Let's call this the "hammer effect," in honor of the usual adage. When it comes to religion, I see the hammer effect most clearly in a pervasive tendency--especially among those who aren't themselves religious--to view religion as essentially a social phenomenon, to the exclusion of other things.

Let me be clear. I think the social dimension of religion is real, and it's important. But to reduce religion to its social dimension makes it difficult, to say the least, to know what to do about someone like Simone Weil, the early 20th Century French philosopher, political activist, social critic, and mystical theologian.

It would be hard to speak of Weil without seeing her as deeply religious. Leslie Fiedler has called her "a special exemplar of sanctity for our time--the Outsider as Saint in an age of alienation, our kind of saint." This description captures, in a single breath, the fascinating paradox that Weil embodies. She was raised by secular Jews, became a religious mystic fascinated with the crucified Christ, whom she claimed to have encountered in transcendent religious experience. She rigorously--I would say religiously--recited the Lord's Prayer with "absolute attention"--starting again from the beginning if her thoughts strayed even once.

And she consistently rebuffed the efforts of her Catholic friend and confessor, Father Perrin, to convince her to be baptized. She held herself forever the outsider, self-consciously so. When pressed by Father Perrin, she explained her reasons in many ways. Here is a notable excerpt from her correspondence with him:

What frightens me is the Church as a social structure. Not only on account of its blemishes, but from the very fact that it is something social. It is not that I am of a very individualistic temperament. I am afraid for the opposite reason. I am aware of very strong gregarious tendencies in myself. My natural disposition is to be very easily influenced, too much influenced, and above all by anything collective. I know that if at this moment I had before me a group of twenty young Germans singing Nazi songs in chorus, a part of my soul would instantly become Nazi...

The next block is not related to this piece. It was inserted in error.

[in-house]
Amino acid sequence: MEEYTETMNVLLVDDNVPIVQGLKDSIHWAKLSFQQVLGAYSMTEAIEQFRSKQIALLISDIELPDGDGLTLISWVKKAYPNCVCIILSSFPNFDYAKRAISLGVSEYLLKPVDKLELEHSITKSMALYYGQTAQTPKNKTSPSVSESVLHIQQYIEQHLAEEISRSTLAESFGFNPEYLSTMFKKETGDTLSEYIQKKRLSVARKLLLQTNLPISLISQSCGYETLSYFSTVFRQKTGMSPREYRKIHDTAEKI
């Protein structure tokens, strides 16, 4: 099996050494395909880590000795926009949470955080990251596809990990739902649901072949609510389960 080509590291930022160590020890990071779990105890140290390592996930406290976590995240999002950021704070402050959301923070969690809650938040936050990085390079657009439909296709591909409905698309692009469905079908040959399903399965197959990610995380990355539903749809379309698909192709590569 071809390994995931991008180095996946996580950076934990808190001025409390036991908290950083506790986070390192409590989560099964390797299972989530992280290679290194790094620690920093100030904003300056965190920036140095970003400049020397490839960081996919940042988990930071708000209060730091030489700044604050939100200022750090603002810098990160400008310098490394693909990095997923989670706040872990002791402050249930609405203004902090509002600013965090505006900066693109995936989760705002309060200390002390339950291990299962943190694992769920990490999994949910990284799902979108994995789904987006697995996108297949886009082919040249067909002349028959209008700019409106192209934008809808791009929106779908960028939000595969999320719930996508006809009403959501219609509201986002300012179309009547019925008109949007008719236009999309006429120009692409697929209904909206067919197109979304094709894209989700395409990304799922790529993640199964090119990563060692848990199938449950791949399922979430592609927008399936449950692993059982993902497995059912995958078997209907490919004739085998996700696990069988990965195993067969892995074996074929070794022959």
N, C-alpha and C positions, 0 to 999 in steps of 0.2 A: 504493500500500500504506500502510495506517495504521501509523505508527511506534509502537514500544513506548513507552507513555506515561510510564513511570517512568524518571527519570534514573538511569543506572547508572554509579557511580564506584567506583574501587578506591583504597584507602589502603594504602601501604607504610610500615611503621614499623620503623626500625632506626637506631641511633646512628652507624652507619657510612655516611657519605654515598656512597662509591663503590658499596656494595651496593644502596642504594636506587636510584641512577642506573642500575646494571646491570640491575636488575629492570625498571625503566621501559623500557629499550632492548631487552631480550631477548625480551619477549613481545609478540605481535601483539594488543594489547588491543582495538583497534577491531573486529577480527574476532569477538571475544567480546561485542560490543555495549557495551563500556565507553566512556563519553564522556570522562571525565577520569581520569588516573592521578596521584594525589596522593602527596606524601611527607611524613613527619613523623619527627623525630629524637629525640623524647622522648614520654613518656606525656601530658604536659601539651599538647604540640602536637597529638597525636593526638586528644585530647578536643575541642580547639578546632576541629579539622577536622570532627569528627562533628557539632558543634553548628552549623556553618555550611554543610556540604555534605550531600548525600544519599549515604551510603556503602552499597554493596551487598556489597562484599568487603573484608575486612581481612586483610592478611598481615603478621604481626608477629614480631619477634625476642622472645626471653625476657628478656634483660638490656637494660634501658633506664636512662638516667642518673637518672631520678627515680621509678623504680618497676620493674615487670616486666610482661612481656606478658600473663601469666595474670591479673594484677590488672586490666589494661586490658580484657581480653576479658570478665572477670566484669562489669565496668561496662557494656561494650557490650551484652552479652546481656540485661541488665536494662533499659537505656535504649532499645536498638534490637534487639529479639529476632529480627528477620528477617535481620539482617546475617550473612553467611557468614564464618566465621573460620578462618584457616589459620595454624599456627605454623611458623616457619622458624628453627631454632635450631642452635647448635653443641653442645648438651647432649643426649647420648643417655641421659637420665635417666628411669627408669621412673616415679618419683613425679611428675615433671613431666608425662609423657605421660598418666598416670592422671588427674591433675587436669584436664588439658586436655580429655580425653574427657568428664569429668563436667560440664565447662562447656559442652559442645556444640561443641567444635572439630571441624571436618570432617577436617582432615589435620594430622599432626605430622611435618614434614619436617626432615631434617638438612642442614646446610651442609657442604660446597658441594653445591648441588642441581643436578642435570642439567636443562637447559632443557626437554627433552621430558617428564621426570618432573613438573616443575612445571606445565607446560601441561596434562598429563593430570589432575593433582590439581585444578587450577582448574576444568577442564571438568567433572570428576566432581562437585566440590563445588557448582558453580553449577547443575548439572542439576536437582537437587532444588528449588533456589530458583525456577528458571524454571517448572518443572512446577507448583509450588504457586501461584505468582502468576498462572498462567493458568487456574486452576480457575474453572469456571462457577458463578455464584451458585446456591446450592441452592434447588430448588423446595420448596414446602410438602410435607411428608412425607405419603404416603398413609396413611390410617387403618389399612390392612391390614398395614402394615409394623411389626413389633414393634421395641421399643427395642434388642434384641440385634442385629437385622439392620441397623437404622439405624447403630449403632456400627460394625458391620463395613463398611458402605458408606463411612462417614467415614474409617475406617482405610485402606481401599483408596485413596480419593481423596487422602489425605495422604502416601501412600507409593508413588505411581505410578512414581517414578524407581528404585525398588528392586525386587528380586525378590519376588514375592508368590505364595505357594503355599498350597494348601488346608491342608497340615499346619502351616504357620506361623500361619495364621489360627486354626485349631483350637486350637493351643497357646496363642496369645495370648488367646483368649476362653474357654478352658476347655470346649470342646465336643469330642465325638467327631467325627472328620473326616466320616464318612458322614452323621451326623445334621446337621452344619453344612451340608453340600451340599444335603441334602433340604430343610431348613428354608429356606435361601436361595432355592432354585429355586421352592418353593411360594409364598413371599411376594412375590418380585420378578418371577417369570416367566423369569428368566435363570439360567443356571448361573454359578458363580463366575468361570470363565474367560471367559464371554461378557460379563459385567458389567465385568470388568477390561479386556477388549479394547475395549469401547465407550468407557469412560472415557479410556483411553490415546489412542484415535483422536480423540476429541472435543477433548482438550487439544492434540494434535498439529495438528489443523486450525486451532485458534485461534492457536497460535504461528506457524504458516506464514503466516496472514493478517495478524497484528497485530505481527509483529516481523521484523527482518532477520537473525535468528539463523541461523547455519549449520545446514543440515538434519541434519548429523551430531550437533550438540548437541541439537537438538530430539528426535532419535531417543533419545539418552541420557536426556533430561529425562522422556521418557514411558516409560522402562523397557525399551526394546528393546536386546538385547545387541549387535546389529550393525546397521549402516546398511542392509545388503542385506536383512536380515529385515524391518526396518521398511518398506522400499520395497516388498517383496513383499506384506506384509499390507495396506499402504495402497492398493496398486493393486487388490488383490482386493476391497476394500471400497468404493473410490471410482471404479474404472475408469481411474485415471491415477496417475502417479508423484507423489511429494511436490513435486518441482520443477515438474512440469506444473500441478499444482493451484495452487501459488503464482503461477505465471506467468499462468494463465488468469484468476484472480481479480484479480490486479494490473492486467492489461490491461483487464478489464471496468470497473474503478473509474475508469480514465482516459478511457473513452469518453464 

There were some saints who approved of the Crusades or the Inquisition. I cannot help thinking that they were in the wrong. I cannot go against the light of conscience. If I think that on this point I see more clearly than they did, I who am so far below them, I must admit that in this matter they were blinded by something very powerful. This something was the Church seen as a social structure. If this social structure did them harm, what harm would it not do me, who am particularly susceptible to social influences and who am almost infinitely more feeble than they were?
Weil, here, seems to be trying to stake out a way of being in the world that deliberately resists any participation in religion as a social phenomenon. But her way of being in the world is so powerfully religious in so many ways that it seems absurd, at least to me, to say that in separating herself from religion as a social structure she was separating herself from religion.

That's not it at all. For her, religion and the Church were much more than a social structure. And what she sought to stand apart from was only this social aspect of something with roots far deeper and wider than can be encompassed by the social. Her success in doing so is a measure of the extent to which the religious transcends the social.

In sharing her example here, I do not mean to advocate her trenchant resistance to participation in the social aspect of religion. My point is to offer Simone Weil as an example of someone who found faith outside the boundaries of religious communities, who staked out her religion in the space between faith communities--or, perhaps, in the space where all such divisions break down.

My own instinct would be to advocate, not her self-conscious resistance to belonging, but a way of belonging that is informed and transformed by a self-conscious allegiance to what is universal, what unites, what spills over or dissolves social boundaries, what cannot be subject to social control and cannot be locked within a social structure. Any social organization that isn't defined by such a higher allegiance--that isn't transformed by it--isn't ultimately religious at all.

As I see it, what Weil was resisting was that within real human religious life that has the power to eclipse what is most essential to religious life. And she resisted it not because she hated community and social organization but because she loved that essence more.

Is it possible that when religion is defined as nothing but a social structure, and when it is described and characterized with that assumption in place, that what is being described is precisely what is left when Weil's fears are realized, when religion has been stripped away and all that remains are its social trappings?

Wednesday, September 11, 2013

In 9/11's Shadow

Today there are Republicans and Democrats eyeing each other suspiciously across the aisle.